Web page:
Nancy Crown spent her final days trying to make America a better place.
Crown, 54, a Bank of America senior vice president in Charlotte, died unexpectedly Saturday.
On June 7, she was featured in a Charlotte Observer story on how she and her three sisters created a website to send a grass-roots message to politicians: Agree to disagree, but cooperate, compromise and solve the challenges facing our nation.
Two days later, she and daughter, Molly, 17, and son, Sam, 14, left Charlotte for a reunion in California. They hiked on Friday, laughed, reconnected with friends.
But by Saturday night, word began to filter back to Charlotte that Crown had died suddenly.
Sunday morning, at the 8 a.m. service that Crown rarely missed, the Rev. Amanda Robertson, associate rector at Holy Comforter Episcopal Church, told the congregation of her death.
The reaction was shock, heartbreak, Robertson said. “But at the same time, gratitude for having just known this woman and the force that she was … and the difference she was making.”
I knew Nancy Crown as the mother of Molly, who plays on the high school soccer team I coach. She’s the mom who always quietly volunteered to help, who sent notes of thanks, who coordinated every season-end team party.
I know she identified herself most as the loving mother of Molly and Sam. Until this past week, though, I didn’t fully understand the scope of Crown’s contributions to others.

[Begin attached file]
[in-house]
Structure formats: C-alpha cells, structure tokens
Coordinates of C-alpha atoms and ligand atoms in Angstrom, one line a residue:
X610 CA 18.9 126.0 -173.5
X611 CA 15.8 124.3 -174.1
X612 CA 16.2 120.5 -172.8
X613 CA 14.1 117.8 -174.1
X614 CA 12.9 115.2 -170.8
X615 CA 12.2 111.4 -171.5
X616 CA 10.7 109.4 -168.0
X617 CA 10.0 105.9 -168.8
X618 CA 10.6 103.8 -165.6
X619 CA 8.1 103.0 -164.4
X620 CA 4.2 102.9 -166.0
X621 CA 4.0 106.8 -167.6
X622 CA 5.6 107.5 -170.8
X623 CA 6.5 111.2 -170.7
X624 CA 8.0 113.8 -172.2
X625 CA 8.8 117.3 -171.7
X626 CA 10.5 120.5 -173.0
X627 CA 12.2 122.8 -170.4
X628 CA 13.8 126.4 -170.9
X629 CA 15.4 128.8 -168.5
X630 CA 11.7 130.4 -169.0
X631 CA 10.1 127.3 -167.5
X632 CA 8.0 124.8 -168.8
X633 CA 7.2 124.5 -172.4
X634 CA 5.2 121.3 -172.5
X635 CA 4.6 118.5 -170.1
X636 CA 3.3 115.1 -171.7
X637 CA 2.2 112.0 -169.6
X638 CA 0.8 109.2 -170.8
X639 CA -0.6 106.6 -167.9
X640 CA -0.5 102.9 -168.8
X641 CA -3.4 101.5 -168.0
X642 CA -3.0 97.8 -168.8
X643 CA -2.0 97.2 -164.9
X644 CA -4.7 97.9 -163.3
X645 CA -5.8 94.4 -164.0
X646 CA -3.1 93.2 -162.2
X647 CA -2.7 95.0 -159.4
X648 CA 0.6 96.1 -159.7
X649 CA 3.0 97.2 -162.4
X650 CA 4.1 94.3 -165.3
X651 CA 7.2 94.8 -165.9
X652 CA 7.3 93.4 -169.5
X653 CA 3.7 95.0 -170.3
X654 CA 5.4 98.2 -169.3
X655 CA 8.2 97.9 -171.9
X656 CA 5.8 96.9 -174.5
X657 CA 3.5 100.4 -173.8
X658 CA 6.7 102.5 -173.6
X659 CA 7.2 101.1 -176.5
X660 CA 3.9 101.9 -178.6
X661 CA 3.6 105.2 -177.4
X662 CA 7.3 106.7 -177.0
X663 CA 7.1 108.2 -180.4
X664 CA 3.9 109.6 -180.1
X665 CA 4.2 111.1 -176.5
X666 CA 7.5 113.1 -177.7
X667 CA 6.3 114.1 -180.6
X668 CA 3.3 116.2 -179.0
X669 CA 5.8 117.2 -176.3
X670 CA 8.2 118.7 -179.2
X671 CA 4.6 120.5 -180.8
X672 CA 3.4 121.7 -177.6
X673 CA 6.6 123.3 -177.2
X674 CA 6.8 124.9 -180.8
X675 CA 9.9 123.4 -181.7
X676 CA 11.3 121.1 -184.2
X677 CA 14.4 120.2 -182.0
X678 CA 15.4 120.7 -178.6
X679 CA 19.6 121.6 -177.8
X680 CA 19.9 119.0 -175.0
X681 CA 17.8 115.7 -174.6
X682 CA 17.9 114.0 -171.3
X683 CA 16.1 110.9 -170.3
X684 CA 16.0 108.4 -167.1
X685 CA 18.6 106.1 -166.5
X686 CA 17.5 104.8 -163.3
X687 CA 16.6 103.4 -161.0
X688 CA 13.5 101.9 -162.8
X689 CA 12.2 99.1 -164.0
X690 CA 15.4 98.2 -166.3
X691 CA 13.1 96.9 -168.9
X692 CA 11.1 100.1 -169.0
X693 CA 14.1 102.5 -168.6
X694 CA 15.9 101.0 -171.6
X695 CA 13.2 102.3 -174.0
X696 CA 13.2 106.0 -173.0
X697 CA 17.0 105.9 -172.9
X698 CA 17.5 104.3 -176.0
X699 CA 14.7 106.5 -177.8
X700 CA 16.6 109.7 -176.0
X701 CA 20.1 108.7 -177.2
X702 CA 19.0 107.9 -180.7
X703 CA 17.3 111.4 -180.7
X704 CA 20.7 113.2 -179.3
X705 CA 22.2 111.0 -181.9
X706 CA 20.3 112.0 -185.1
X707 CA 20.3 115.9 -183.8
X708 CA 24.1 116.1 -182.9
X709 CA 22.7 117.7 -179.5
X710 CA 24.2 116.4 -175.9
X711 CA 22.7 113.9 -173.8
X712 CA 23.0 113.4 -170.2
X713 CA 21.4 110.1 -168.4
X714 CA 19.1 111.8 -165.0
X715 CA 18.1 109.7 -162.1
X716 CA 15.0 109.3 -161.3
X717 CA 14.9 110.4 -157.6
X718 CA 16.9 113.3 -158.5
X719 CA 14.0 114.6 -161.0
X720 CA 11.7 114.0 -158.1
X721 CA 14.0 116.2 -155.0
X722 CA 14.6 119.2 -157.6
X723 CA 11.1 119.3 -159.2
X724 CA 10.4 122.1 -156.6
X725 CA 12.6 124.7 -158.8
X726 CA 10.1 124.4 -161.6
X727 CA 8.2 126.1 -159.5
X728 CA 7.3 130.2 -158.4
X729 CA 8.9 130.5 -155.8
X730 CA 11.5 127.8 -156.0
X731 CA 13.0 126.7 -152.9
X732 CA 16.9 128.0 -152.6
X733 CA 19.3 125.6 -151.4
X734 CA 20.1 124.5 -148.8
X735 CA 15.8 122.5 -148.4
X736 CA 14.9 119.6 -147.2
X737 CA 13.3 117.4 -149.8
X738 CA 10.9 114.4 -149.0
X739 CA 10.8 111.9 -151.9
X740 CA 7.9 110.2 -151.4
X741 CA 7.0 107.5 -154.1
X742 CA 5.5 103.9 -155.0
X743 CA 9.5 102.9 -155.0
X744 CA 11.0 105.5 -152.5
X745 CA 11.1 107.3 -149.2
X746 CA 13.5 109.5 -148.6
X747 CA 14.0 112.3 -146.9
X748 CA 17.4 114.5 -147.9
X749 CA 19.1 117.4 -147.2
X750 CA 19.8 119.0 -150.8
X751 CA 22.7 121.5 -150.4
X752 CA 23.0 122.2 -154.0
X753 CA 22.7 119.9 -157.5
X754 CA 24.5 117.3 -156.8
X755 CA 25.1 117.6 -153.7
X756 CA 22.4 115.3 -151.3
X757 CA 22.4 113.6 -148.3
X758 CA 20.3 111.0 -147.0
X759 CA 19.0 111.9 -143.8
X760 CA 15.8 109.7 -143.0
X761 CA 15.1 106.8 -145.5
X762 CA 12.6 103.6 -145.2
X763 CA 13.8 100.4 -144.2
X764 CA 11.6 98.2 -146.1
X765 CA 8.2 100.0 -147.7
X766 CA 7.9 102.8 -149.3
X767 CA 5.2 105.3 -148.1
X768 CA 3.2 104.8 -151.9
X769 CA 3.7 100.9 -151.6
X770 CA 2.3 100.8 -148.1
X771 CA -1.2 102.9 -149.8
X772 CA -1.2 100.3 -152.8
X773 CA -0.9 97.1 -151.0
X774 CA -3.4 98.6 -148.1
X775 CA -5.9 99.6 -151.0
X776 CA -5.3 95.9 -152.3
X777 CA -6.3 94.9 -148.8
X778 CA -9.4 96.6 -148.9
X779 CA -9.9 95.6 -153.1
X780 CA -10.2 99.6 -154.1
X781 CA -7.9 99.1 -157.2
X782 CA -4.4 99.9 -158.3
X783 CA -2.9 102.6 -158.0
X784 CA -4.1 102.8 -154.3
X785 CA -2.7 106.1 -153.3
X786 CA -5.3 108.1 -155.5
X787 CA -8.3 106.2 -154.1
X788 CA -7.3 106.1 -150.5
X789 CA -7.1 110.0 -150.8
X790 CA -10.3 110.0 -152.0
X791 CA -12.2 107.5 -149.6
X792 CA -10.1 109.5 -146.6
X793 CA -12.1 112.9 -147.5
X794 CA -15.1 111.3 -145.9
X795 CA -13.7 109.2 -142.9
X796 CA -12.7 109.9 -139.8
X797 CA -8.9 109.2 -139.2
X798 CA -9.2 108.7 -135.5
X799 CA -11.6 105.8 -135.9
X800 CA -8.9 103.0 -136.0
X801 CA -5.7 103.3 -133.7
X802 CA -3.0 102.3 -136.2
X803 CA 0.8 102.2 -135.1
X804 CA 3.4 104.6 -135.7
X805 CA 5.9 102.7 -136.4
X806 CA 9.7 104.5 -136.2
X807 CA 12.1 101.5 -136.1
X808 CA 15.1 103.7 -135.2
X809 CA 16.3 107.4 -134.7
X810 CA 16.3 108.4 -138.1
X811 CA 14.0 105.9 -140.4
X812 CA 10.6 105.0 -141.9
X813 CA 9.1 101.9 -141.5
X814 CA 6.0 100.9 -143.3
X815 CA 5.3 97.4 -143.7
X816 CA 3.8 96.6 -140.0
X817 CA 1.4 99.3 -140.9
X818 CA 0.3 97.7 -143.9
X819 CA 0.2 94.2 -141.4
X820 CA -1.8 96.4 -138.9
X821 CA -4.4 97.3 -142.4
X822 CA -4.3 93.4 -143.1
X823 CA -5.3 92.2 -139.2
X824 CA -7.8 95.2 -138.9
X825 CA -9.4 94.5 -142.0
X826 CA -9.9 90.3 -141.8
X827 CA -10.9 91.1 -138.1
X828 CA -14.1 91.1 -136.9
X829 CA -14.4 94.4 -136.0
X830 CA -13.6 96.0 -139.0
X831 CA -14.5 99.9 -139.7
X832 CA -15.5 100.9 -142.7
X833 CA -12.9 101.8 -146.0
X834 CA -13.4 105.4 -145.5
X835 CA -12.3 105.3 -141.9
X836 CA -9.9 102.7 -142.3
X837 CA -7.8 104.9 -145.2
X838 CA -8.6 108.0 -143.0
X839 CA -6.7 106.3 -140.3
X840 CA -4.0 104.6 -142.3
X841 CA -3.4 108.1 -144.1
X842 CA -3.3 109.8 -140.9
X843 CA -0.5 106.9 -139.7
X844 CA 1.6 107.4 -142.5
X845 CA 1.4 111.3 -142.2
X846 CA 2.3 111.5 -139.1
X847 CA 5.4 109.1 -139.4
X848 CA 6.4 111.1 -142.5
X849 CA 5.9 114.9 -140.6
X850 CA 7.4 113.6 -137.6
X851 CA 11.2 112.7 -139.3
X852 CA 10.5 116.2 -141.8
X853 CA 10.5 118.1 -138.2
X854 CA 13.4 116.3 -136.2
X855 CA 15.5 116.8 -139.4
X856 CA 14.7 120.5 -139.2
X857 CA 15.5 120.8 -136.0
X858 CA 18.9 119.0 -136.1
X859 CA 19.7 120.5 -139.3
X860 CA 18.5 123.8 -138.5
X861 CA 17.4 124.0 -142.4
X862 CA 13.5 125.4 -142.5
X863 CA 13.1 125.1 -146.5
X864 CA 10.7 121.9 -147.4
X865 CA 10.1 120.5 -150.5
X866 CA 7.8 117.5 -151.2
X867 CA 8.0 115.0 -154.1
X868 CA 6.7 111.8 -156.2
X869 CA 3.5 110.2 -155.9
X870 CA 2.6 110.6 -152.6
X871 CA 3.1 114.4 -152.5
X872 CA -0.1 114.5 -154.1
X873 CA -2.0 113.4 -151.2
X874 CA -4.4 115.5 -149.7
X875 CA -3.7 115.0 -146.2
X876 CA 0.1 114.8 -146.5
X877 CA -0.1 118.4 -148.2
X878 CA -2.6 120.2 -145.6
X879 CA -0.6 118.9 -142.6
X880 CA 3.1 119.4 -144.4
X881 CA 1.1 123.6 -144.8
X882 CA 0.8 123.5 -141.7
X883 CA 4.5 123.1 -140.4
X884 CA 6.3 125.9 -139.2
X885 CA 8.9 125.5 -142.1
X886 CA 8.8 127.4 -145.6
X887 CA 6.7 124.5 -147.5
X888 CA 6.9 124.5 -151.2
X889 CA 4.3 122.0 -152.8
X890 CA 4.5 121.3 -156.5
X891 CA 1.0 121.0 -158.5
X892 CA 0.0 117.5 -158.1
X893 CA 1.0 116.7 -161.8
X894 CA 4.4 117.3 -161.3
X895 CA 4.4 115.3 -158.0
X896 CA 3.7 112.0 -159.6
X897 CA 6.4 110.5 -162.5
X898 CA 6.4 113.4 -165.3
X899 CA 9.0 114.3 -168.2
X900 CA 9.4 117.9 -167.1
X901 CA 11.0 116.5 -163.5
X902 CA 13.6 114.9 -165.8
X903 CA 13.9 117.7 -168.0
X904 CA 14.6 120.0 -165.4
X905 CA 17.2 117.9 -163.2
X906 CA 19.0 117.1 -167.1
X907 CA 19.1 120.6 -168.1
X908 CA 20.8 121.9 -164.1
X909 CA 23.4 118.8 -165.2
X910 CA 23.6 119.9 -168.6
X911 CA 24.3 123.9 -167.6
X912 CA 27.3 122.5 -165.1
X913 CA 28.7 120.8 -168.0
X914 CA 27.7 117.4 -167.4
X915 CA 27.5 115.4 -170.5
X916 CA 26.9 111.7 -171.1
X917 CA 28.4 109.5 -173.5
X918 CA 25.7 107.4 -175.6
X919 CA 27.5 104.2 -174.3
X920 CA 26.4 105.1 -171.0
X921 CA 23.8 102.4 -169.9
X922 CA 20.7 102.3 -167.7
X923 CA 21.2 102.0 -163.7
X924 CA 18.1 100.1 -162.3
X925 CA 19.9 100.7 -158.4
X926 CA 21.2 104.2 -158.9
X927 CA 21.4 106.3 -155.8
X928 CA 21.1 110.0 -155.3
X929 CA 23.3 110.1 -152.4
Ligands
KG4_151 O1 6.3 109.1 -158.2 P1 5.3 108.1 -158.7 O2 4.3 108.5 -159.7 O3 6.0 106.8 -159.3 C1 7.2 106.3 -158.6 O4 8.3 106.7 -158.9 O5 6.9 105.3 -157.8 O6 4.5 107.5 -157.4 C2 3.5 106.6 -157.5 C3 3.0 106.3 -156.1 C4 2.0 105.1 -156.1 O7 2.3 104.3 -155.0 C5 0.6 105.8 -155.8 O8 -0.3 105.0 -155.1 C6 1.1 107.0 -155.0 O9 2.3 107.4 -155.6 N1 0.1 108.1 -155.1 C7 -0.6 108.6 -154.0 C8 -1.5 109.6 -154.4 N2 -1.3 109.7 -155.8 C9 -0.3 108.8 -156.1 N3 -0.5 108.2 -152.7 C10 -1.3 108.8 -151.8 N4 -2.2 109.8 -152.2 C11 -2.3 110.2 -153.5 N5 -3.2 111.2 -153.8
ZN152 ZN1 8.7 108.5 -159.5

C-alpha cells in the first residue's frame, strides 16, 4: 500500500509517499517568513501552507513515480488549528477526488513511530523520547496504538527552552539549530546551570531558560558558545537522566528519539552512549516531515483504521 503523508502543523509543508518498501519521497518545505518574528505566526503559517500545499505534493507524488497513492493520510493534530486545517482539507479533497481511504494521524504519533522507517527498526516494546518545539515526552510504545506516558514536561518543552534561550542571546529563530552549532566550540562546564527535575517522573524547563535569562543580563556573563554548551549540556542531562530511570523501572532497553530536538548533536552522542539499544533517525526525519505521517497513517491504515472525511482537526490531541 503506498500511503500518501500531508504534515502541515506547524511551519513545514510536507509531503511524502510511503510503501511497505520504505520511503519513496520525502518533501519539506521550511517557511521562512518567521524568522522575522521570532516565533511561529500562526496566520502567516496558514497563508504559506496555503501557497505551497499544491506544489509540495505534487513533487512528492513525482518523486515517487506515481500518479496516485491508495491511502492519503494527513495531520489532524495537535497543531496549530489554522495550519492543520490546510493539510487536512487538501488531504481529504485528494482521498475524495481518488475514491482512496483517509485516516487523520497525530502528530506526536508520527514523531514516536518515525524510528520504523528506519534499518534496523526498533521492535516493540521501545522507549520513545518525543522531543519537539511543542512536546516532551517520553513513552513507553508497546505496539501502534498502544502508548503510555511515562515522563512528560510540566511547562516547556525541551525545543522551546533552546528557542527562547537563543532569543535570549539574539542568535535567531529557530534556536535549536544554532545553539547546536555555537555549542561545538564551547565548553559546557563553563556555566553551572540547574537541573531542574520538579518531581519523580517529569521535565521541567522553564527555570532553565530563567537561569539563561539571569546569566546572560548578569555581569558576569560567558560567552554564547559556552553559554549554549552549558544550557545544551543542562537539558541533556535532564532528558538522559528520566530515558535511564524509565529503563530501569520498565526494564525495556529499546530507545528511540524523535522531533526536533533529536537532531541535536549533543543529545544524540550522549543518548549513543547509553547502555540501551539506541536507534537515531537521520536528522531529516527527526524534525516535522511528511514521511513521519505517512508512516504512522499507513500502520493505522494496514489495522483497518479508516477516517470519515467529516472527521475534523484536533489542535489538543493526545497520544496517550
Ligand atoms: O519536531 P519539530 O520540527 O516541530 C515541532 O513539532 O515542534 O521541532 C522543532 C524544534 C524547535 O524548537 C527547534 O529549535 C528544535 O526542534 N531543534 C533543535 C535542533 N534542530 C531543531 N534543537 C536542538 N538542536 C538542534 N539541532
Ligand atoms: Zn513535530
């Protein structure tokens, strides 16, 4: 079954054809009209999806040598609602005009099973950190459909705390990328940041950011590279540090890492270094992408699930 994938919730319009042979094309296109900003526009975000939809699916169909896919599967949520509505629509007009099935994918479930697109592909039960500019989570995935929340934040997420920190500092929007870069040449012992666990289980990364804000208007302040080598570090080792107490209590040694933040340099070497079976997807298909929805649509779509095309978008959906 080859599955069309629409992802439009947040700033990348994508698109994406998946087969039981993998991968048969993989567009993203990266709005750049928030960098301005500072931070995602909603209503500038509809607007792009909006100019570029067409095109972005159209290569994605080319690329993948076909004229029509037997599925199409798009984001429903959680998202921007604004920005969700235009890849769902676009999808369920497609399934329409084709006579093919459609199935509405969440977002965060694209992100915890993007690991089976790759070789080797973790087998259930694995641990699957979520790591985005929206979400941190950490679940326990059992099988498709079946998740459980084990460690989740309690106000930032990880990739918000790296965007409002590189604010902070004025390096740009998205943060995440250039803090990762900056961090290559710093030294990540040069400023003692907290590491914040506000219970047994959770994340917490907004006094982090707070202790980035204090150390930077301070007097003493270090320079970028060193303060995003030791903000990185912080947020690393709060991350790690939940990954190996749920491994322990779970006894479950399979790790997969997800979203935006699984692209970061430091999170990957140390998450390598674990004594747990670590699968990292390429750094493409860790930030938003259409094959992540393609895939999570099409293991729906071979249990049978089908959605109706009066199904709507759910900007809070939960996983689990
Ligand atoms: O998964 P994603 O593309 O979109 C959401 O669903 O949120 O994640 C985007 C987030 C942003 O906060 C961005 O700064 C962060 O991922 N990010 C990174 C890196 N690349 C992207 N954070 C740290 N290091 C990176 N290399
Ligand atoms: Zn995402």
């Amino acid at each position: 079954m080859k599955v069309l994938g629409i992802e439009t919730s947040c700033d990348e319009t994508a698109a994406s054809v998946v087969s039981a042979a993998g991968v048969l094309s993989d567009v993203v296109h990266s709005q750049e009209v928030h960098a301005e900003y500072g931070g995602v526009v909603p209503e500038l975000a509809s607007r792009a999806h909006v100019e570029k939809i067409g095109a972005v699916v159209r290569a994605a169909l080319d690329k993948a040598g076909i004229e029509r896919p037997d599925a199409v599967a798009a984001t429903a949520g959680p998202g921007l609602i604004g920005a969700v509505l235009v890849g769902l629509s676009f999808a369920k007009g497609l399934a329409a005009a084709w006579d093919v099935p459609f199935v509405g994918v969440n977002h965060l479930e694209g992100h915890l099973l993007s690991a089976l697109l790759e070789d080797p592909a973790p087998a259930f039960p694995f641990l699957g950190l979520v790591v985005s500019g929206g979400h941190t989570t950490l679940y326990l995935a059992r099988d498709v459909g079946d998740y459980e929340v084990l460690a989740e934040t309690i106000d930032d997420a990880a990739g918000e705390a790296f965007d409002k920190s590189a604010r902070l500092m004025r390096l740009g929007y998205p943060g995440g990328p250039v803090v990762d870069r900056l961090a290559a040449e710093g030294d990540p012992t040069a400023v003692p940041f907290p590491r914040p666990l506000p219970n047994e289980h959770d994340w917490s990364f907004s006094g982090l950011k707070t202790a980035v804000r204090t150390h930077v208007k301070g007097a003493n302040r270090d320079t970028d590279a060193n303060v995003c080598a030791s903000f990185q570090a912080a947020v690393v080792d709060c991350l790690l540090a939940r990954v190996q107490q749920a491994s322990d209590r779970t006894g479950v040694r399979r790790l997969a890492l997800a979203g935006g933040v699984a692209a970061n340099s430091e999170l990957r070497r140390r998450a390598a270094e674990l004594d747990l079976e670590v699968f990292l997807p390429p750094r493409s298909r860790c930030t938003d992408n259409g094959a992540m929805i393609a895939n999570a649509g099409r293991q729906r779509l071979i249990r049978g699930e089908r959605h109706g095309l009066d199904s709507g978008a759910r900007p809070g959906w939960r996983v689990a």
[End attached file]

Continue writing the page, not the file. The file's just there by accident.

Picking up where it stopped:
She’s one of the people who volunteered countless hours on nights and weekends, attempting to make Charlotte a better place for all people. Crown was active in her church, had served on the board of Smart Start, a program aimed at preparing kids for kindergarten, and was a Charlotte Housing Authority commissioner, among other efforts.
“She was that voice that educated me, who asked the right questions that kept us on track,” said Shirley Fulton, former Mecklenburg County Superior Court judge and now a CHA commissioner. “When there was development, she was one of the ones always asking, ‘How many units are affordable housing?’ ”
In last week’s Observer story, Crown recounted how she was pacing her kitchen, lamenting the country’s political acrimony.
“What are we going to do?” she asked aloud.
“Well,” her son, Sam, replied, “what are you going to do?”
Crown’s response was what those who knew her came to expect. She acted. She and her sisters – Jane, 55, Susan, 52, and Mary, 51 – all followed politics closely and shared group texts in frustration at the latest issues polarizing America. Together, after Sam’s challenge, the sisters created BridgethePoliticalDivide.com.
Their website reminds us of the values of compromise and cooperation to arrive at a workable solution even when loud voices disagree.
“Compromise is in very short supply in Washington, D.C.,” Crown narrates over a short video she produced for the website on the advice of Erskine Bowles, former White House chief of staff. “If we want things to change, we need to send a message to Washington. Let’s help our country once again become an example of democracy at its best.”
Bowles, upon hearing of Crown’s death, emailed: “She left here having done her dead level best to make our country whole again. She gave it her all. No one else could do more.”
The family’s hope is that the website will catch on, maybe even go viral. That politicians will listen. That Nancy Crown’s last great initiative will help make America a better place.
If you are so moved, the family encourages, go to BridgethePoliticalDivide.com.
In lieu of flowers, they suggest, sign the petition.
A memorial service for Nancy Crown will be at Holy Comforter Episcopal Church, 2701 Park Road, at 3 p.m. Tuesday with a reception to follow the service.